Wolves trigger Premier League VAR vote

From the official FSA.Org website:

Wolverhampton Wanderers will trigger a vote on VAR at next month’s Premier League Annual General Meeting. The club are calling for VAR to be removed entirely in time for the start of the 2024/25 season. 

Wolves said VAR’s introduction was made “in good faith” by all parties but concluded that it had “led to numerous unintended negative consequences that are damaging the relationship between fans and football”.

Wolves 1877 Supporters Trust are incredibly pleased that Wolves have proposed the Premier League scrap VAR. VAR has taken the enjoyment out of the game we all know and love with such little benefit.


Wolves statement concludes that “the price we are paying for a small increase in accuracy is at odds with the spirit of our game” calls for VAR’s removal from 2024/25 season onwards.

Wolves were also praised by their supporters’ trust for engaging their fanbase in the process which has led to the club tabling a resolution at the league’s annual meeting.

Wolves 1877 Trust: “We are pleased the club have listened to concerns raised by the supporters trust, focus groups and the wider fan base and taken the issue to the Premier League.”

Here at the FSA we’d encourage all clubs to engage with their supporters’ groups on important issues which affect the matchday experience – and VAR is certainly one of those. Credit to Wolves for doing so and we hope to see other clubs follow that lead.

FSA survey stats

Almost 10,000 fans took part in our National Supporters’ Survey 2023 – with only one in 20 (5.5%) of fans who had experienced VAR in stadiums rating their experience of it as good or very good.

We first asked about video technology to assist referees in 2017 and 74.6% of fans were in favour of trials. Now they’ve seen VAR in action, only 26.8% said they were absolutely or somewhat in favour of it, while 63.3% were against it.

More than three-quarters of matchgoers (79.1%) and two-thirds of TV viewers (65.4%) rated their experience as either poor or very poor.

Delays to the game were a major negative with 91.9% saying decisions take too long to make while 80% of respondents wanted to hear discussions between the VAR and on-pitch officials.

Almost half of fans in the women’s game (45.5%) support the introduction of VAR while one-third third (33.1%) are against its use.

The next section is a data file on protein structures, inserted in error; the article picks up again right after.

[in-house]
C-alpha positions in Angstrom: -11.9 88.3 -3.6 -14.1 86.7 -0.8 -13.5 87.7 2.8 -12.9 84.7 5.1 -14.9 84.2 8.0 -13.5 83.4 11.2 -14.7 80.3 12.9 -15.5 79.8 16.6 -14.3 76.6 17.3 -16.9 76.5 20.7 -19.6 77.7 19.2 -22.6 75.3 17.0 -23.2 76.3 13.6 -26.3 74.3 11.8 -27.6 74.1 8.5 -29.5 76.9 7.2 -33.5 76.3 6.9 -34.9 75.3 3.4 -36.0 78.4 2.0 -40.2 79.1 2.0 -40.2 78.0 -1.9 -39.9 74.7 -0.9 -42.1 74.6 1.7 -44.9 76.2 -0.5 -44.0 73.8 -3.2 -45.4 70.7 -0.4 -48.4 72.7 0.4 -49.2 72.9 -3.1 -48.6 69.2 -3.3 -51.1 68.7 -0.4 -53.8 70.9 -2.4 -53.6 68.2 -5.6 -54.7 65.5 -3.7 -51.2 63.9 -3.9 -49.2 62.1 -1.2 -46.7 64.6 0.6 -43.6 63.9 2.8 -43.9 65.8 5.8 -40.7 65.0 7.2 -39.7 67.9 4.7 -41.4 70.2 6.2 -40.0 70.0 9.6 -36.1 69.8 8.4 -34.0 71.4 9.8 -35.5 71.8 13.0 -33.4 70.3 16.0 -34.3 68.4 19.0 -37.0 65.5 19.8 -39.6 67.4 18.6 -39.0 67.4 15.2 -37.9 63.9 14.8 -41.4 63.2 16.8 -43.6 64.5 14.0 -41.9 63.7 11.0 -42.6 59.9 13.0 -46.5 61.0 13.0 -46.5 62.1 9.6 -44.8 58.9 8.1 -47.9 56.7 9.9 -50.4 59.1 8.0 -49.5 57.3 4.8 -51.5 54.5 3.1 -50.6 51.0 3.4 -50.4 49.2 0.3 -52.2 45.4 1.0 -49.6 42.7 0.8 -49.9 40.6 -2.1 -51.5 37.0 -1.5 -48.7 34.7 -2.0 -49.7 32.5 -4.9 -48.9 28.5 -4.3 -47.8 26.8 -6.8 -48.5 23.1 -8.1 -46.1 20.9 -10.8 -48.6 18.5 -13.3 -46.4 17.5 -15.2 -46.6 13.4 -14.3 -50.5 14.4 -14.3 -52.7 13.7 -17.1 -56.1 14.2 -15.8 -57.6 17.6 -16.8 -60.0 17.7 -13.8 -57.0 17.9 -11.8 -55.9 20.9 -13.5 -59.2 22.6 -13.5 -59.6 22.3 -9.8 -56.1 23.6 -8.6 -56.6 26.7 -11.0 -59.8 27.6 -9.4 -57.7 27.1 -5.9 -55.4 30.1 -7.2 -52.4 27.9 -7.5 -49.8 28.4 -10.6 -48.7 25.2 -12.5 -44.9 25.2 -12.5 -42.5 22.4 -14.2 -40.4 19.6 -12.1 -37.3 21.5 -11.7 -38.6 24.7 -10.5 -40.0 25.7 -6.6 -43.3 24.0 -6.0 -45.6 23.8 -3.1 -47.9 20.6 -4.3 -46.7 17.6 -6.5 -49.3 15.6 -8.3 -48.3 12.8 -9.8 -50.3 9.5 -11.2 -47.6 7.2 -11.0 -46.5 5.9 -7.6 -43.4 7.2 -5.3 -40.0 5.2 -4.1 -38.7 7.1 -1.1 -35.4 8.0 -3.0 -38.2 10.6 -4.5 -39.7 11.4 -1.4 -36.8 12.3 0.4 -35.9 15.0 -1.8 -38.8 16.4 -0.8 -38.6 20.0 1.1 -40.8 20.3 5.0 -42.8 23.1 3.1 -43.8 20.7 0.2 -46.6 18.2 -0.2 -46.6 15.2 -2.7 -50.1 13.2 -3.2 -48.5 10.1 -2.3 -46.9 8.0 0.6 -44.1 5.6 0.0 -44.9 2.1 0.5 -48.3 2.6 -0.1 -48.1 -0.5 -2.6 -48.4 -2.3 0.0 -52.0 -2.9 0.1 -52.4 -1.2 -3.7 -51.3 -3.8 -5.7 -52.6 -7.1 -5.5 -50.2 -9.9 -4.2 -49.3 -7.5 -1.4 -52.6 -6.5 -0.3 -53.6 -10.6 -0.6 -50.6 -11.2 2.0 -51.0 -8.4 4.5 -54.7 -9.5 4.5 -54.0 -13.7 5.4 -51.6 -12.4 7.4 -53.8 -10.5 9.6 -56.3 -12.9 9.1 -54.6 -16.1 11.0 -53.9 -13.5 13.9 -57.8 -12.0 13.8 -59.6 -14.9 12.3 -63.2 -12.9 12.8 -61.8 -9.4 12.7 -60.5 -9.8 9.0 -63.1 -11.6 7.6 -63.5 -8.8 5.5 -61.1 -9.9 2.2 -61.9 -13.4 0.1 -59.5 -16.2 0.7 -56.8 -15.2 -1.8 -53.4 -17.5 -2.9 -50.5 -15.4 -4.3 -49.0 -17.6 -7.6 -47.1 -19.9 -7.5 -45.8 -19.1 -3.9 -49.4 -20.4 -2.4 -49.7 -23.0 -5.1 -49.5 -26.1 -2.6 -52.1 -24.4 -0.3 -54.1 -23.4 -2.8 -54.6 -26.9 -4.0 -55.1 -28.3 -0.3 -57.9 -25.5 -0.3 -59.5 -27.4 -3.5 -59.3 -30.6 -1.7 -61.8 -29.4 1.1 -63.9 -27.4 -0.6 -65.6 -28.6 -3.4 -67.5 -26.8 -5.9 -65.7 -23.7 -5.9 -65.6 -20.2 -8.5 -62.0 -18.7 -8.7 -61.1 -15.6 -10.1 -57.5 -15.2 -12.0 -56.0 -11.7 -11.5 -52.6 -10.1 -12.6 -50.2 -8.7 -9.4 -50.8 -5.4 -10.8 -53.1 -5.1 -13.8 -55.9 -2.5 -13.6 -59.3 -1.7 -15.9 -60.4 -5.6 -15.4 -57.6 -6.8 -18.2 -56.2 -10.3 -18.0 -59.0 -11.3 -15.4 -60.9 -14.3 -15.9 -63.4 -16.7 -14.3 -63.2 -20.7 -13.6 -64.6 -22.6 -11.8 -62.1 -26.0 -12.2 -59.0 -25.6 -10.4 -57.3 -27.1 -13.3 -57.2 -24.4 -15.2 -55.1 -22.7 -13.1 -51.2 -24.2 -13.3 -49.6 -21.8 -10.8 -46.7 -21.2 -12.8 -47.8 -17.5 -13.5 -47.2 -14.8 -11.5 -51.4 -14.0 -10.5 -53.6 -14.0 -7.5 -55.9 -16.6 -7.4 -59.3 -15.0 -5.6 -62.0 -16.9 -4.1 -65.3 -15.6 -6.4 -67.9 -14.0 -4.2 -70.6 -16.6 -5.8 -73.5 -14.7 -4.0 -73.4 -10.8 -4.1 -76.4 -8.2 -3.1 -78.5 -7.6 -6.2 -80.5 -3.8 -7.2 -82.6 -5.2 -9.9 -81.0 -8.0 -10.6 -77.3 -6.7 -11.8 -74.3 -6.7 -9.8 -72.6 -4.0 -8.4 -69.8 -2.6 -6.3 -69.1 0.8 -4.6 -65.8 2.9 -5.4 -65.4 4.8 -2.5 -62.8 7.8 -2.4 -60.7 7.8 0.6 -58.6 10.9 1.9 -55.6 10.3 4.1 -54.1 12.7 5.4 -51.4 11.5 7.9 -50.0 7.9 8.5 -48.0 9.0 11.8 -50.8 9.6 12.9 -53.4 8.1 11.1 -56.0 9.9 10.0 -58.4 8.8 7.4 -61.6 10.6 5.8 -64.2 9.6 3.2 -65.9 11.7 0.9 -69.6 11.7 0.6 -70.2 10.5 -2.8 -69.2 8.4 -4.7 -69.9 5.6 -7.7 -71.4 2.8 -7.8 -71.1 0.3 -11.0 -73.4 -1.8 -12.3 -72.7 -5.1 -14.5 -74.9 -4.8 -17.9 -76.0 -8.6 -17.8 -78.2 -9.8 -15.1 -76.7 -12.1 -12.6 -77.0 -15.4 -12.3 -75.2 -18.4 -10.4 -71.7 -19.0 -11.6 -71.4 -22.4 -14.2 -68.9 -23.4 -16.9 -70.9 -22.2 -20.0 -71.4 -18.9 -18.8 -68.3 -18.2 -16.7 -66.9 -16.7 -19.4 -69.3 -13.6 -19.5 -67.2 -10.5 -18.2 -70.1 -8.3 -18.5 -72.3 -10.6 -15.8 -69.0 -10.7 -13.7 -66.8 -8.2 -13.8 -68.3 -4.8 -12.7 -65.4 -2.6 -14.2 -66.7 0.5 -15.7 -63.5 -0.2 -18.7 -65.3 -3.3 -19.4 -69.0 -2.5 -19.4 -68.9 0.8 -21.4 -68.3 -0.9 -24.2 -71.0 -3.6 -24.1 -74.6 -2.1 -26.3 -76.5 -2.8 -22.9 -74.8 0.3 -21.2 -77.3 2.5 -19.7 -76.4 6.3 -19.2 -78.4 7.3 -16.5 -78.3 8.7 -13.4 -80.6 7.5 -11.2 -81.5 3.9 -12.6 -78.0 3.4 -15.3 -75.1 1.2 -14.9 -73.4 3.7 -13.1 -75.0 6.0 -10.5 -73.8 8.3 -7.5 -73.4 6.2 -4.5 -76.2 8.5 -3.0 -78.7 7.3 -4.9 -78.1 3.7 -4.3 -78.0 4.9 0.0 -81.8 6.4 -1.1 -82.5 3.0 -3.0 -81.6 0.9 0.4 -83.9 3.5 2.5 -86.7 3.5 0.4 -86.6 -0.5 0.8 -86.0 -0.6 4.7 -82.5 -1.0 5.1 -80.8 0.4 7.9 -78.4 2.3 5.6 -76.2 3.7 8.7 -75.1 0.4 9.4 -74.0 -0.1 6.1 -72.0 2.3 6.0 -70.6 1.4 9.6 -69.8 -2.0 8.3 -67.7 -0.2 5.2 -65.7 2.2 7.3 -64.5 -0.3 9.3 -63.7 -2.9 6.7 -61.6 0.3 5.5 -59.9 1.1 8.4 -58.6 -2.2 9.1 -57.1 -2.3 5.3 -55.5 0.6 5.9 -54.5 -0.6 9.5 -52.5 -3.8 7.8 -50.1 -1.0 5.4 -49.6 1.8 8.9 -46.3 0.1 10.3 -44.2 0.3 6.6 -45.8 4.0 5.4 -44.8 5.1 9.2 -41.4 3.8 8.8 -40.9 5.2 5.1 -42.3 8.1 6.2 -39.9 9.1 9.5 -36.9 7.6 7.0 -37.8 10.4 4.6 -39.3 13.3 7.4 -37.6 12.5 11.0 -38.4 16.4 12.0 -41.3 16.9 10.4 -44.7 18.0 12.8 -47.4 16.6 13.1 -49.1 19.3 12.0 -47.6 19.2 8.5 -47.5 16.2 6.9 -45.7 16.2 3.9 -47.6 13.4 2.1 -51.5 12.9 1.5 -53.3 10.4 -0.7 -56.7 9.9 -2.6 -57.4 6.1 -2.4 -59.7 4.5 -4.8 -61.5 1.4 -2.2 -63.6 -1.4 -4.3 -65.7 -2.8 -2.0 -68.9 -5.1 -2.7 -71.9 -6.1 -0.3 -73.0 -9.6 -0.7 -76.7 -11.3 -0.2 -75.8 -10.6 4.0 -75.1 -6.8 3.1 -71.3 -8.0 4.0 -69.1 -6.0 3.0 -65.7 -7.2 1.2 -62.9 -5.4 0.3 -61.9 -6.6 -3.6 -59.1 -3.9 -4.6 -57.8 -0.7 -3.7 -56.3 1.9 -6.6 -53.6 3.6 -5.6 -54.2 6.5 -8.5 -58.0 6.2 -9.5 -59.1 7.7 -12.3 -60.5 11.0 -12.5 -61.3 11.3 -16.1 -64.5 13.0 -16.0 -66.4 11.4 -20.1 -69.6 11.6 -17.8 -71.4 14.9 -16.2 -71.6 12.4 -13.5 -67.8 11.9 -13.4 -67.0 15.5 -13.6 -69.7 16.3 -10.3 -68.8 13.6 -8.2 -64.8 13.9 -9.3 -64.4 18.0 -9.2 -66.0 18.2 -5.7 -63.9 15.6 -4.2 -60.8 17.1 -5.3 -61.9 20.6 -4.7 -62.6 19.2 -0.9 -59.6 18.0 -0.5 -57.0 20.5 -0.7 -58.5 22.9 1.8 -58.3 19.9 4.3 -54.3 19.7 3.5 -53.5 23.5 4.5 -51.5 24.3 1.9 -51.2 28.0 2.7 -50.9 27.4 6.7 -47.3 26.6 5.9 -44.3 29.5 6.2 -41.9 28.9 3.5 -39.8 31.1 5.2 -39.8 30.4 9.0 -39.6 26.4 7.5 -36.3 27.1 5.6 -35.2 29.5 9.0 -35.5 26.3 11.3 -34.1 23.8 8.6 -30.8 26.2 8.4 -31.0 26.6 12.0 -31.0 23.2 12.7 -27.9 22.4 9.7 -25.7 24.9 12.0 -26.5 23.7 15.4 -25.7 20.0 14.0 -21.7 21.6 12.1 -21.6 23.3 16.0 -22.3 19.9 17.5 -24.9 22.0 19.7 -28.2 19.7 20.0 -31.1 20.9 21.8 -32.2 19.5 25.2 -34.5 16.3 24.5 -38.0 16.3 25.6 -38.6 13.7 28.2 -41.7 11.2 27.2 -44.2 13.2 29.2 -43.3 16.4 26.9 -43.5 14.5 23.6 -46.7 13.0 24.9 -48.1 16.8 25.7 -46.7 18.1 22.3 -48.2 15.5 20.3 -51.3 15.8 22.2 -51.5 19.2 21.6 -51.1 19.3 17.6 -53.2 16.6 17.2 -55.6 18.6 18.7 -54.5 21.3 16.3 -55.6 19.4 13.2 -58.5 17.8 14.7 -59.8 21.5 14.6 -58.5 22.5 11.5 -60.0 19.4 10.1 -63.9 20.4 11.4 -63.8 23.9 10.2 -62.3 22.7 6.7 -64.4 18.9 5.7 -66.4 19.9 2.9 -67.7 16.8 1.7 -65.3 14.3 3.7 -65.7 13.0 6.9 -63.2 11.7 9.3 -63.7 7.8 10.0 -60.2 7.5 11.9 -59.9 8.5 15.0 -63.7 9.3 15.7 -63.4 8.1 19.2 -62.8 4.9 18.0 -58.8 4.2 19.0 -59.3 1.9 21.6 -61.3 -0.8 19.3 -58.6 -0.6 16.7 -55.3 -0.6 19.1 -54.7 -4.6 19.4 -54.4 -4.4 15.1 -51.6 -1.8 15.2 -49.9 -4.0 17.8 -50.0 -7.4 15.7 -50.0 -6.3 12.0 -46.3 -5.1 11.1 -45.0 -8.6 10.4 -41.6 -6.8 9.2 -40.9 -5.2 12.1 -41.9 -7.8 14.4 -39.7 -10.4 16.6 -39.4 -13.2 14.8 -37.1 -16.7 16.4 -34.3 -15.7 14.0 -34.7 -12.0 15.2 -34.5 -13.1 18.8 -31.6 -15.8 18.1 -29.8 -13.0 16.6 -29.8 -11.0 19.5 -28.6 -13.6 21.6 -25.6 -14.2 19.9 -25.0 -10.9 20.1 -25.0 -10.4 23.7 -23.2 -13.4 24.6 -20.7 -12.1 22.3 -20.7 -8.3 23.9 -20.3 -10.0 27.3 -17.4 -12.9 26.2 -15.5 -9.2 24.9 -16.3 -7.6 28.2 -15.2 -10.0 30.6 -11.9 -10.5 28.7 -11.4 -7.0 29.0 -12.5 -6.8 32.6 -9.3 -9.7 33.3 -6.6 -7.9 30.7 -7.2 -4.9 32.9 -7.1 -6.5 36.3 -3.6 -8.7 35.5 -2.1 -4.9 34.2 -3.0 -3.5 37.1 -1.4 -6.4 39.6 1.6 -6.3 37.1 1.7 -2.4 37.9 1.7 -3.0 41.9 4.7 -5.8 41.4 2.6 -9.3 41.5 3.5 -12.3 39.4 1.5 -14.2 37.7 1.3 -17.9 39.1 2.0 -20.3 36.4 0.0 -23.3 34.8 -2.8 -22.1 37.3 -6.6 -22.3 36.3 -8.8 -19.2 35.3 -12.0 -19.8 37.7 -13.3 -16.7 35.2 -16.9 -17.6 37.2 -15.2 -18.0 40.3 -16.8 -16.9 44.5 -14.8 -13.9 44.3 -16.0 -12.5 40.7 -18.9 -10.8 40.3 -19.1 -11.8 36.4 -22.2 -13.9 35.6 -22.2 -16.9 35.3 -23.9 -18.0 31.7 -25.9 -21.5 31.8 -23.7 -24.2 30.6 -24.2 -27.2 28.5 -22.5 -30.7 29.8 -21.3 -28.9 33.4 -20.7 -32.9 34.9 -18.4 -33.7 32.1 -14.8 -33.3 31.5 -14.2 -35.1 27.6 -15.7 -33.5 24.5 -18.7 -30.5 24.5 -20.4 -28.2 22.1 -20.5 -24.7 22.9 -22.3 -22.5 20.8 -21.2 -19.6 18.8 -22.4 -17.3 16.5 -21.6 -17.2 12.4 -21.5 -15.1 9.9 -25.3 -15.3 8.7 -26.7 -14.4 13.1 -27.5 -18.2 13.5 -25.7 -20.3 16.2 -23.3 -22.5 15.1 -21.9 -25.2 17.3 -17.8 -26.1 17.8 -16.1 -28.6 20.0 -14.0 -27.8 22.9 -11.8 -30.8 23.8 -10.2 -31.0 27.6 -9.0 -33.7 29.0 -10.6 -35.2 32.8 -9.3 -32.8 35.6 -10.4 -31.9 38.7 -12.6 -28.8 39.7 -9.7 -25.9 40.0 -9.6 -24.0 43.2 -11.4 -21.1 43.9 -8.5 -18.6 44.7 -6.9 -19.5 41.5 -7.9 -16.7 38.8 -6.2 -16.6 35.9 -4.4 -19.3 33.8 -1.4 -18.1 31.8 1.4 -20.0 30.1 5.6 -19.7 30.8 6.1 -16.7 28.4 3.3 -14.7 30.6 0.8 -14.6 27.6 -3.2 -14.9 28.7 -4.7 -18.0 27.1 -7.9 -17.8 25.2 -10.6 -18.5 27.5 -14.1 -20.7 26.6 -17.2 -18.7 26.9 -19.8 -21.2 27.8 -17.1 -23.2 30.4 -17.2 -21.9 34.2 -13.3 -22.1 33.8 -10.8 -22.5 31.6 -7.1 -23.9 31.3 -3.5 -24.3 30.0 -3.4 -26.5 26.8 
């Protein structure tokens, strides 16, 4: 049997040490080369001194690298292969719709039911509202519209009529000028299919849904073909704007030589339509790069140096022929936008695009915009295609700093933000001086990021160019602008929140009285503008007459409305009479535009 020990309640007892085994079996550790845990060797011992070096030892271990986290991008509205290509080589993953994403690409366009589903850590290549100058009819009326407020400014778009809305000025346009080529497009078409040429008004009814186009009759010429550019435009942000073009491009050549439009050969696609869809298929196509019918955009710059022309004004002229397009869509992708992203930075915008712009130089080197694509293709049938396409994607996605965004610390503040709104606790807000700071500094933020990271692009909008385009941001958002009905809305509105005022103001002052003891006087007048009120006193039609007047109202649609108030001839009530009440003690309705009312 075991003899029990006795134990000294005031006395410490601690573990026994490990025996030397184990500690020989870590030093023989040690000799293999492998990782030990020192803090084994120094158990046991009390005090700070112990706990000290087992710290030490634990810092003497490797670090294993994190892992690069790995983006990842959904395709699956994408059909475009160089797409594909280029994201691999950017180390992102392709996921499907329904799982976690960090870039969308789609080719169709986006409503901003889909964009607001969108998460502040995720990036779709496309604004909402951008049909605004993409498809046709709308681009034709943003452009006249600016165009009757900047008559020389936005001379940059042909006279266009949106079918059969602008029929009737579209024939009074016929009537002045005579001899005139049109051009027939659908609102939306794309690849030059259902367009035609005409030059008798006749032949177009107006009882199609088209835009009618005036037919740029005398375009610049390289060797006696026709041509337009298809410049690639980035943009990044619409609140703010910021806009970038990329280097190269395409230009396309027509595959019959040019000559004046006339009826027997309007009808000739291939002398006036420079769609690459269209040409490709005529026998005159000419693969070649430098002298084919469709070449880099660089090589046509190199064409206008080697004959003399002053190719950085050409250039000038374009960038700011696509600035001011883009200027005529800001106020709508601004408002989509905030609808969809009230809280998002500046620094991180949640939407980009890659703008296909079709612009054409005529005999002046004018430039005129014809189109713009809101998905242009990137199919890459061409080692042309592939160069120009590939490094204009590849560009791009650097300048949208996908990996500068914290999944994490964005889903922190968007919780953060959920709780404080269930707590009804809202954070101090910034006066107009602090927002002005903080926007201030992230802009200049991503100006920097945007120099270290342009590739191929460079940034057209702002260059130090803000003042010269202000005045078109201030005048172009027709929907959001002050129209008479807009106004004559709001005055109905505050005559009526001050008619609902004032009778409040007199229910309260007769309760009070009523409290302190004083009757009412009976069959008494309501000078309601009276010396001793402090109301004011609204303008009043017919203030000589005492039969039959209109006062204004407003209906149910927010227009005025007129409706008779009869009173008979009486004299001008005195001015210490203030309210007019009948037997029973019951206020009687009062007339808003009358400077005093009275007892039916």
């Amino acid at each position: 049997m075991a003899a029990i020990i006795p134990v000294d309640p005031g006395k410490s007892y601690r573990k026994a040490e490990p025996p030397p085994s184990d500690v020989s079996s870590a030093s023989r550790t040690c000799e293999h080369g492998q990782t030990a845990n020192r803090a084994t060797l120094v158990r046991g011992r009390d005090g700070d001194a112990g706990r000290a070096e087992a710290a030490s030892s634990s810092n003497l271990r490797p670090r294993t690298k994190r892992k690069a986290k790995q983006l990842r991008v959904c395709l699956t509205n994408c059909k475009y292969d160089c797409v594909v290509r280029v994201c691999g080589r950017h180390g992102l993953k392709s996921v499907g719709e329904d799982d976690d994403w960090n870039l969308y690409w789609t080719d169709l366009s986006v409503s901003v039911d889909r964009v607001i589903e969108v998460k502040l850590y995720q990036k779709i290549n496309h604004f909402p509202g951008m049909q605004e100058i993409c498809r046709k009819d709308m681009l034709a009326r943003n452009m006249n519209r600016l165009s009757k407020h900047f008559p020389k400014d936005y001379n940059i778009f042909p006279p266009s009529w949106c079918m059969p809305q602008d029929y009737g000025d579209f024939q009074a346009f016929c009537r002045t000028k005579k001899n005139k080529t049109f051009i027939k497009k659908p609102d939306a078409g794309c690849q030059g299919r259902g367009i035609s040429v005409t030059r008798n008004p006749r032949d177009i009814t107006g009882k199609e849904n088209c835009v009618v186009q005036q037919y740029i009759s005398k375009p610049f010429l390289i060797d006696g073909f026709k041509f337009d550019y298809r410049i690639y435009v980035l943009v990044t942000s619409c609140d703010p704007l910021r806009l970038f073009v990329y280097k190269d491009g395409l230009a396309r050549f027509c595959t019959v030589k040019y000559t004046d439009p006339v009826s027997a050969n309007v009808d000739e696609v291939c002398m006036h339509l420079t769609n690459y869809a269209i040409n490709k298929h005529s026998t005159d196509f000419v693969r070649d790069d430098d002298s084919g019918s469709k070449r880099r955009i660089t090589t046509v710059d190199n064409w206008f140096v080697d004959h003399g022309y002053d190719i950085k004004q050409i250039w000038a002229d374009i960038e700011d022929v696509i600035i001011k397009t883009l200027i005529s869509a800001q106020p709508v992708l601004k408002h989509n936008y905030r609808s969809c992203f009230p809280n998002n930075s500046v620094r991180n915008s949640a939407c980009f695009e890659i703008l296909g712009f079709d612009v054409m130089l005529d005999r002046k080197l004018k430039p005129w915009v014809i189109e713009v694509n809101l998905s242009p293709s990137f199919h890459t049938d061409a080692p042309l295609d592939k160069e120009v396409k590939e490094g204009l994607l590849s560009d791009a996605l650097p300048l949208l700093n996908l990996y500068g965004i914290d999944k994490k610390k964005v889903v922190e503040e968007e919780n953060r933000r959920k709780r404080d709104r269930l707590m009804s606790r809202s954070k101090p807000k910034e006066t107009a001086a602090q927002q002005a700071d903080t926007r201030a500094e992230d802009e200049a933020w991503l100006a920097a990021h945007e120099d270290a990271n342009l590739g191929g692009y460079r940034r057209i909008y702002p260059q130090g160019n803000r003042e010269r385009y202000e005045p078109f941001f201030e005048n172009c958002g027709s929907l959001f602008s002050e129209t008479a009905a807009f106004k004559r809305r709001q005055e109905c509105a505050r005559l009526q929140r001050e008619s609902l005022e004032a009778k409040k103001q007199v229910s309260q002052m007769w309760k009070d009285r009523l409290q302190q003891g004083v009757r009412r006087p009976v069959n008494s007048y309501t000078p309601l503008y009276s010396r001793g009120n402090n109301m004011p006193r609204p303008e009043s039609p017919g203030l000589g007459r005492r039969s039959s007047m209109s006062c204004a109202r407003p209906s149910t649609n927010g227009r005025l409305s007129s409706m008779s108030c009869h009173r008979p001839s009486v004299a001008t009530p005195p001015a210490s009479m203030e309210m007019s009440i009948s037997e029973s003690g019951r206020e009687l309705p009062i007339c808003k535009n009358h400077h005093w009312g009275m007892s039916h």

We also ran a VAR-specific survey in 2021 which more than 33,000 supporters completed. The results then were pretty damning too, with only a quarter of respondents saying they supported the use of VAR.

95% of those who had experienced VAR in-stadium and 94% who had watched matches on TV said that VAR had made watching football less enjoyable, at that time.

The counter argument

While the majority of supporters oppose VAR, it’s important to acknowledge that others still support its use – and wrong decisions were still made before its introduction.

In fact, VAR has significantly increased the number of correct decisions made in games, say the Premier League and PGMOL. Prior to its use 82% of decisions were deemed to have been correctly called while that is now at 96%.

Its supporters also say semi-automated offside technology will enhance efficiency and speed up the whole process bringing it up-to-speed with goal line technology which runs, by and large, without controversy.

While in-stadia communication can clearly be improved some of the suggested changes – such as the live use of officials’ audio within stadiums – is not currently allowed by FIFA so it isn’t something the Premier League or PGMOL can currently implement.

FSA event: VAR Roadshow

PGMOL’s VAR roadshow will also be at our annual conference giving you the chance to experience the VAR room first hand. Attendees can take part in a number of exercises that refs are put through as part of the use of video technology – register here.






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